Hollywood writers go for strike
(BBC) -The US screenwriters' union has called a strike starting next Monday to demand a greater share in royalty payments from DVDs and new media sales.
About 12,000 members of the Writers Guild of America are being asked to cease work and set up picket lines from 0001 local time (0701 GMT).
The last such action, nearly 20 years ago, lasted 22 weeks and disrupted the autumn television season.
The studios and the union will meet on Sunday morning for last-ditch talks.
The Alliance of Motion Picture and Television Producers (AMPTP) said the talks to try to avert the strike would take place at a neutral venue.
The strike deadline was issued by WGA leaders on Friday on the recommendation of their negotiators, after talks with producers broke down.
"The Writers Guilds will go on strike Monday, November 5th at 1201 AM," a statement said.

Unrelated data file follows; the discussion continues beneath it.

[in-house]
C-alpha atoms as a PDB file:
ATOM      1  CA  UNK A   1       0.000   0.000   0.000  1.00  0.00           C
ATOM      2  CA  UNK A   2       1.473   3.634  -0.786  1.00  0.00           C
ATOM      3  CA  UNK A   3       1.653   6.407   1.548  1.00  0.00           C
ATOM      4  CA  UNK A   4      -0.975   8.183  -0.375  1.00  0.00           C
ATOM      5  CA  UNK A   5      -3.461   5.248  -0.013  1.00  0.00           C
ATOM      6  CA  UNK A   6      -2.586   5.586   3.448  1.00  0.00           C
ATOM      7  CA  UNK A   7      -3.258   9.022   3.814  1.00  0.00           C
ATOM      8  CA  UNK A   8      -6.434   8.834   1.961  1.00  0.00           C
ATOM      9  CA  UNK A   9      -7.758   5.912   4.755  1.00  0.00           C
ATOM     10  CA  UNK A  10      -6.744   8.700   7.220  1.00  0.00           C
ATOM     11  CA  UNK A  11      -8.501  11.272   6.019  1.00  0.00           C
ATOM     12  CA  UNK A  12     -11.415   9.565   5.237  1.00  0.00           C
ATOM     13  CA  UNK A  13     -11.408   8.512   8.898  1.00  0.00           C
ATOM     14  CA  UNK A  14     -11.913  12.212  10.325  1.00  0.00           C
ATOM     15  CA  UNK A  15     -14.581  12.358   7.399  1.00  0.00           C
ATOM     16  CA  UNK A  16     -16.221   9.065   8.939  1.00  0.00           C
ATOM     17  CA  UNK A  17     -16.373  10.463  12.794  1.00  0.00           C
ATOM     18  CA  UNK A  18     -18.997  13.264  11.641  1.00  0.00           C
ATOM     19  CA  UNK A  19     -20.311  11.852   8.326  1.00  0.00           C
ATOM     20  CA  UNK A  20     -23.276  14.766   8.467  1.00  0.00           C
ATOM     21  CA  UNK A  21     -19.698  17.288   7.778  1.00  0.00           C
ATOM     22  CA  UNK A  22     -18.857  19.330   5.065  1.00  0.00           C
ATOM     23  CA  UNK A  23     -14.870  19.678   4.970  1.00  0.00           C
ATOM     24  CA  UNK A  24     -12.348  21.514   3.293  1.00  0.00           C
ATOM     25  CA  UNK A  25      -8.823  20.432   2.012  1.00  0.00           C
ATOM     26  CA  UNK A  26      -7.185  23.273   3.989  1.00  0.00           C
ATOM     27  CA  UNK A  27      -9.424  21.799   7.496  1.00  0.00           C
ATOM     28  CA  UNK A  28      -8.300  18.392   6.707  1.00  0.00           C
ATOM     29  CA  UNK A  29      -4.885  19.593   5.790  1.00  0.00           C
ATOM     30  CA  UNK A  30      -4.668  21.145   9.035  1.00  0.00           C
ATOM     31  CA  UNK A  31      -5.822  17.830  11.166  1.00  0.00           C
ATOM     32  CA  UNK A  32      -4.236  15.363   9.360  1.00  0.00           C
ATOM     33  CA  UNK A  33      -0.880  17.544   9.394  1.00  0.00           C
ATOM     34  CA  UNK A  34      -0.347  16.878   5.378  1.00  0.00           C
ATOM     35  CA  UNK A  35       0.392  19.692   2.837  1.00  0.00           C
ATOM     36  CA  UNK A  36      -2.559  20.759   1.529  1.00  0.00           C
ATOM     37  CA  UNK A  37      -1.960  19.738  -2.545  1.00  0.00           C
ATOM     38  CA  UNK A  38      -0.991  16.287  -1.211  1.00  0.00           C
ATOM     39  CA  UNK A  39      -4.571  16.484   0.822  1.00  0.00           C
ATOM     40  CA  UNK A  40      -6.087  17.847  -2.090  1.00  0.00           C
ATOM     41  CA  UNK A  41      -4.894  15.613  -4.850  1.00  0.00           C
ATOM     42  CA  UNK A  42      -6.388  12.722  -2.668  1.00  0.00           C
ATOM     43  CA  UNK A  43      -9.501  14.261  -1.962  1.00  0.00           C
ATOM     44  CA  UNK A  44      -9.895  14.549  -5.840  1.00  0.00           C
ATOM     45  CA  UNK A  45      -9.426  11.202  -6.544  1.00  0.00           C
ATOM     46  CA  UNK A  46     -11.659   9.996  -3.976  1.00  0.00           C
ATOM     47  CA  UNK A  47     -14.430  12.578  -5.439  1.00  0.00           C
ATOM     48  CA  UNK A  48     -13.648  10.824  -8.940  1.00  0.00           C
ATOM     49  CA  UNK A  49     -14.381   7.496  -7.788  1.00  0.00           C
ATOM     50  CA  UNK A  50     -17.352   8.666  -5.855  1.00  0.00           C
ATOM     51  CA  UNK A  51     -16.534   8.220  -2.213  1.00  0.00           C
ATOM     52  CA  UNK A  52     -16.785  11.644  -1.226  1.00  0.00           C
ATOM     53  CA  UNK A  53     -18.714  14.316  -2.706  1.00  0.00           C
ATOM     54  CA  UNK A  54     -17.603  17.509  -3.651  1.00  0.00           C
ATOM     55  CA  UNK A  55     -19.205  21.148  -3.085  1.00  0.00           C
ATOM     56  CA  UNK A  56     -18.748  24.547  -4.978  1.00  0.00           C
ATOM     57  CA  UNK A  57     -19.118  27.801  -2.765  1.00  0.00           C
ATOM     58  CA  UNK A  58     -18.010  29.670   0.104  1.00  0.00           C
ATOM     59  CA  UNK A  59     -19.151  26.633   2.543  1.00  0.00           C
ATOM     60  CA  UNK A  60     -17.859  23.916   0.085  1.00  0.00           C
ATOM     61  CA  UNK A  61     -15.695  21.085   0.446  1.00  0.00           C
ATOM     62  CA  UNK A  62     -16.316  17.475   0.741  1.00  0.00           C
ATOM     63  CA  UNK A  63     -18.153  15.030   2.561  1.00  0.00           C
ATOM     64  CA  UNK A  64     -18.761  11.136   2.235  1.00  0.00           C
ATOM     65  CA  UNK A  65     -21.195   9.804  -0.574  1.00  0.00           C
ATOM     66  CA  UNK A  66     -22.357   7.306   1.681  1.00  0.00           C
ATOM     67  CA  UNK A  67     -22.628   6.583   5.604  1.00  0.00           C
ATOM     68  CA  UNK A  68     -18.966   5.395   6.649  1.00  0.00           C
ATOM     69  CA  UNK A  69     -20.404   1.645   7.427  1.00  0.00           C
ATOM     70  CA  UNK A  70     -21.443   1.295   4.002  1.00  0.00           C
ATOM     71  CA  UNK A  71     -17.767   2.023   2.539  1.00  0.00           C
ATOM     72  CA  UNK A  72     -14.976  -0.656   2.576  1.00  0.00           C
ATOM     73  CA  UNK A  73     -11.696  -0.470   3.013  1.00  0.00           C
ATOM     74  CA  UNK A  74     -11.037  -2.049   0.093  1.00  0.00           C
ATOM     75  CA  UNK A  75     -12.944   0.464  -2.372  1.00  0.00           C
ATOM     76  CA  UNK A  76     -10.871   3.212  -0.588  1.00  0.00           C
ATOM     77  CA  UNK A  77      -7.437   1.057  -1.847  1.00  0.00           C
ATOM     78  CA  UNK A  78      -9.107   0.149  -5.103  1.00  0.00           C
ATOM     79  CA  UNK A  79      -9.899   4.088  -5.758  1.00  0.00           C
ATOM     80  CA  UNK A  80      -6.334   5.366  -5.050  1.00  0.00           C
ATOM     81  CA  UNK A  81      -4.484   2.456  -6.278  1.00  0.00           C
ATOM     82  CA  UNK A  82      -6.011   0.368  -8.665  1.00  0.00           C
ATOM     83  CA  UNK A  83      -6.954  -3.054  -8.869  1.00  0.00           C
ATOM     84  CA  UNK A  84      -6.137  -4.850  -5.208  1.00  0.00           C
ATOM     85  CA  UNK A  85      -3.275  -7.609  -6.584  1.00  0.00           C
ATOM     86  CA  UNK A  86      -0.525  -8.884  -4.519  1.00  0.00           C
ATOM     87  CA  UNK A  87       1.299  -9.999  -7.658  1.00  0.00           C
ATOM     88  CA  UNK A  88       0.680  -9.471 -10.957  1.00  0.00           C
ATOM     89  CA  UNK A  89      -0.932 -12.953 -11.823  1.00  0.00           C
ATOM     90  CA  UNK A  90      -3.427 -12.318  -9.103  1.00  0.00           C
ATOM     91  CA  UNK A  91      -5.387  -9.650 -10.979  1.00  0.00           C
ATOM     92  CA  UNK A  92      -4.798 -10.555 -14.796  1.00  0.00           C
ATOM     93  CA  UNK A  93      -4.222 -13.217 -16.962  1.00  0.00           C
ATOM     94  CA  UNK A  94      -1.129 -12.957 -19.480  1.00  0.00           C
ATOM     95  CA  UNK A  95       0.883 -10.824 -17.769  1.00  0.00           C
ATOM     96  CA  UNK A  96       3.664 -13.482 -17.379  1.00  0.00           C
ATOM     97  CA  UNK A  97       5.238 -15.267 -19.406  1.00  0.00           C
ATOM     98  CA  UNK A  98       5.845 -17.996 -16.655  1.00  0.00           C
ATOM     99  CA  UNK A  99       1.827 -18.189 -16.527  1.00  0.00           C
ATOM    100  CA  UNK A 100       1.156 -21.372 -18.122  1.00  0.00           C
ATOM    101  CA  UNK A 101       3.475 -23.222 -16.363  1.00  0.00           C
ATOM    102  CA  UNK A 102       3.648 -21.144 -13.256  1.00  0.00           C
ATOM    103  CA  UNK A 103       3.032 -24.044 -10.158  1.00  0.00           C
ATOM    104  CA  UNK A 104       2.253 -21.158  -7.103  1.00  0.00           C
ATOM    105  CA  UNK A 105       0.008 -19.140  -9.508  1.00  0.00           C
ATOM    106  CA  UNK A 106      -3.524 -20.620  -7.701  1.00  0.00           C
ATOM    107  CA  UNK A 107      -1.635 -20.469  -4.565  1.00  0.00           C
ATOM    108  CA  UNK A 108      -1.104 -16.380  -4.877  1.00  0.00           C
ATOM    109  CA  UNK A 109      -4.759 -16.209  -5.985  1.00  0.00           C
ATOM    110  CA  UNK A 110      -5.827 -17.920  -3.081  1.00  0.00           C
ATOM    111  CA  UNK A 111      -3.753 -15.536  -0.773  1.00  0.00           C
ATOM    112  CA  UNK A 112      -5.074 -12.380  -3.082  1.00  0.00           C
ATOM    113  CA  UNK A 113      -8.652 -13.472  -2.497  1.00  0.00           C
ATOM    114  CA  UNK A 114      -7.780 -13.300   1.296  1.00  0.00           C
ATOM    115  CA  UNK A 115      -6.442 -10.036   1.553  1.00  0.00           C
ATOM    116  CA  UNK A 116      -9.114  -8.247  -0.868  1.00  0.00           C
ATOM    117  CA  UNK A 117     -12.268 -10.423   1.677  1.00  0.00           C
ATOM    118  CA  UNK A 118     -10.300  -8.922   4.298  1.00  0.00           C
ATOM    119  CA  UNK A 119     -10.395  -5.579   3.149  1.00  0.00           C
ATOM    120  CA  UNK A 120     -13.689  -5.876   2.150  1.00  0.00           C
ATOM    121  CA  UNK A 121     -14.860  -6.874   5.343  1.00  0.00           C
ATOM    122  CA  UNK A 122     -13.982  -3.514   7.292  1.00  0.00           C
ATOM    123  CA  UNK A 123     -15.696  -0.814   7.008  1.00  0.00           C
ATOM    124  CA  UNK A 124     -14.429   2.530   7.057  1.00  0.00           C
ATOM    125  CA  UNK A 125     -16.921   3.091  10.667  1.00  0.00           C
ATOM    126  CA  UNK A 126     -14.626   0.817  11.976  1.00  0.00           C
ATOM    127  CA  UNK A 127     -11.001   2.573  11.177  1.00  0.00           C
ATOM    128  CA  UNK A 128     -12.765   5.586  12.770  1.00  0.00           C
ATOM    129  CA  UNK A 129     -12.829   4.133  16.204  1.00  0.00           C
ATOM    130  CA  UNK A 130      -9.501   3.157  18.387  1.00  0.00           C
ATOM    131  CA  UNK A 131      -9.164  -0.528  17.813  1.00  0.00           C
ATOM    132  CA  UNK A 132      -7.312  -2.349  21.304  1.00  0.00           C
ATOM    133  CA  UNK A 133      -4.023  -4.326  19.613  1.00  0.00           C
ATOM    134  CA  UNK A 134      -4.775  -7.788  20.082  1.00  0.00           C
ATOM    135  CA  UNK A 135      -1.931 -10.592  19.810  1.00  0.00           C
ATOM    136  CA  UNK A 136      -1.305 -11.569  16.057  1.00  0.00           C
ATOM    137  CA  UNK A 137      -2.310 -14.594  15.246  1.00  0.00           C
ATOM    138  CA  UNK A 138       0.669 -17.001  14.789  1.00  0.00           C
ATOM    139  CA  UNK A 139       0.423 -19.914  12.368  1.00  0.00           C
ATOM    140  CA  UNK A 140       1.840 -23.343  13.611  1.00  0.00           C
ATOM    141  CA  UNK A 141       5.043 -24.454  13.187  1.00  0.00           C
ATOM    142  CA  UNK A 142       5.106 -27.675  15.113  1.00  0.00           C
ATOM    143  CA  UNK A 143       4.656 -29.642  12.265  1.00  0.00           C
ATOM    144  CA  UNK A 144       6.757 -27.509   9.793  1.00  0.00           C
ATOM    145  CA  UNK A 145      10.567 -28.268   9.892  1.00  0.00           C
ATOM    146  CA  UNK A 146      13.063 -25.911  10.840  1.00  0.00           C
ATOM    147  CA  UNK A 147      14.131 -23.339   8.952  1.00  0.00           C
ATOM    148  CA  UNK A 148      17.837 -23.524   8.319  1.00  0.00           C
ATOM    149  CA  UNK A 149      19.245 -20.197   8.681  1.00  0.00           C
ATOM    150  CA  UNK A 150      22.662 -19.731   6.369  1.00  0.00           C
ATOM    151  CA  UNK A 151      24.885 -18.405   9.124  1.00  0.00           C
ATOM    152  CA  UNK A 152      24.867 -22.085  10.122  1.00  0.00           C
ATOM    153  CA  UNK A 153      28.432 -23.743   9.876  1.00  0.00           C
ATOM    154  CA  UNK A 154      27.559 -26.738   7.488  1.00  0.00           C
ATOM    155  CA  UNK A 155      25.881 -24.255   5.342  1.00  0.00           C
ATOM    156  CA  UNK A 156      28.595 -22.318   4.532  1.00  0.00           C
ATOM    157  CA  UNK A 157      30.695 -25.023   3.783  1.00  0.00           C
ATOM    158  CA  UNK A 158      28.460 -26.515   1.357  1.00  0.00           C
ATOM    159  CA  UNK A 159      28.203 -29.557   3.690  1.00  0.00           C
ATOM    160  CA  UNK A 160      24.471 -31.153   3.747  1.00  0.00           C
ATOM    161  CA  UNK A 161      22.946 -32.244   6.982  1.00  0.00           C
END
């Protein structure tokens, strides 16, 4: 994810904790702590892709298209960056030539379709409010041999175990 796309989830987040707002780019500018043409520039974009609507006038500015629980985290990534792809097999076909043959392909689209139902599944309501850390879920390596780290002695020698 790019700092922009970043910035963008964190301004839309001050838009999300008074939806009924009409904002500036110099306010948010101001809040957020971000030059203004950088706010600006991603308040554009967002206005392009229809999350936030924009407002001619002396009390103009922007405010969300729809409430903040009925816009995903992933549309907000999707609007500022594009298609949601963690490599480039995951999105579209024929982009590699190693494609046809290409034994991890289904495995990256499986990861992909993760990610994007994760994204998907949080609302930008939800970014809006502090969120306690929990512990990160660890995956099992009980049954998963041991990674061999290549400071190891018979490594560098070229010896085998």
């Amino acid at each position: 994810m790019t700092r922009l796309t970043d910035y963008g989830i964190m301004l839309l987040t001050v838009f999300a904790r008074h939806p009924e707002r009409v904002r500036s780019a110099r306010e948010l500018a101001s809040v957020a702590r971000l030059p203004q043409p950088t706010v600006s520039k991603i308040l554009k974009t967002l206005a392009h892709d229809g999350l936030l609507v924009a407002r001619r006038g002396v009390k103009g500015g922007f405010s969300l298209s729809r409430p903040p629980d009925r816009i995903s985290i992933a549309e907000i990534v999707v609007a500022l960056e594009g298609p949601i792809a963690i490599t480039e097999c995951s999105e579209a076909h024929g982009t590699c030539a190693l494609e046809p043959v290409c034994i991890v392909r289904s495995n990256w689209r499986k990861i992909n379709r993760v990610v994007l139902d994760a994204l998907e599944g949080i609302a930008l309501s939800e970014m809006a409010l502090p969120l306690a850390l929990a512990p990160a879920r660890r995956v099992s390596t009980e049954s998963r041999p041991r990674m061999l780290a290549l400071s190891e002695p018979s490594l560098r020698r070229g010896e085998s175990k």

"At that time, all Guild-covered work under the MBA [Minimum Basic Agreement] must cease."
Talks between WGA negotiators and the AMPTP broke down on Wednesday, hours before an existing agreement was due to expire.
Writers are demanding an increase in the fees they receive when their work is reproduced on DVDs, the internet, mobile phones and other electronic devices.
Michael Winship, president of the WGA on the East Coast, said there was still time for producers to avoid the action.
"We urge the studios to come back and bargain fairly," he said after the strike announcement.
Nick Counter, president of the AMPTP, said the studios were ready to meet and finish negotiations over the weekend.
Earlier, Mr Counter had said no progress was possible at the talks "for overriding business reasons" as long as writers insisted on increasing royalties from DVD sales.
"The DVD issue is a roadblock to these negotiations," he added.
Some of the most popular shows on US television could be forced off the air if writers go ahead with the strike.